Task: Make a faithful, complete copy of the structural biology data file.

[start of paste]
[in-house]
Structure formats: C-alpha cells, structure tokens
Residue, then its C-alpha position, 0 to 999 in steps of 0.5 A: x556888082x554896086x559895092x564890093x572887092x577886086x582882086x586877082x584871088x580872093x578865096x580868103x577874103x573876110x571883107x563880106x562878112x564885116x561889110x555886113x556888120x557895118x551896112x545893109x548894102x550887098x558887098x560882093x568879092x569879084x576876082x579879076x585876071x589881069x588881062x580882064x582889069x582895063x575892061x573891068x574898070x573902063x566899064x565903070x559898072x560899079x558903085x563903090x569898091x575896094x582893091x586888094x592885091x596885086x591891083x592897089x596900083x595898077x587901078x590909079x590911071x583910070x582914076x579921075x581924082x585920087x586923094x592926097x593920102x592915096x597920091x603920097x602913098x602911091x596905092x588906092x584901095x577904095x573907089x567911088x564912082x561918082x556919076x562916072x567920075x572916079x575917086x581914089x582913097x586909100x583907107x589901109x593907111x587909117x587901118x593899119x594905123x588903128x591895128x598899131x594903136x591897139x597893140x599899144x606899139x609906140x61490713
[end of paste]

[in-house]
Structure formats: C-alpha cells, structure tokens
Residue, then its C-alpha position, 0 to 999 in steps of 0.5 A: x556888082x554896086x559895092x564890093x572887092x577886086x582882086x586877082x584871088x580872093x578865096x580868103x577874103x573876110x571883107x563880106x562878112x564885116x561889110x555886113x556888120x557895118x551896112x545893109x548894102x550887098x558887098x560882093x568879092x569879084x576876082x579879076x585876071x589881069x588881062x580882064x582889069x582895063x575892061x573891068x574898070x573902063x566899064x565903070x559898072x560899079x558903085x563903090x569898091x575896094x582893091x586888094x592885091x596885086x591891083x592897089x596900083x595898077x587901078x590909079x590911071x583910070x582914076x579921075x581924082x585920087x586923094x592926097x593920102x592915096x597920091x603920097x602913098x602911091x596905092x588906092x584901095x577904095x573907089x567911088x564912082x561918082x556919076x562916072x567920075x572916079x575917086x581914089x582913097x586909100x583907107x589901109x593907111x587909117x587901118x593899119x594905123x588903128x591895128x598899131x594903136x591897139x597893140x599899144x606899139x609906140x61490713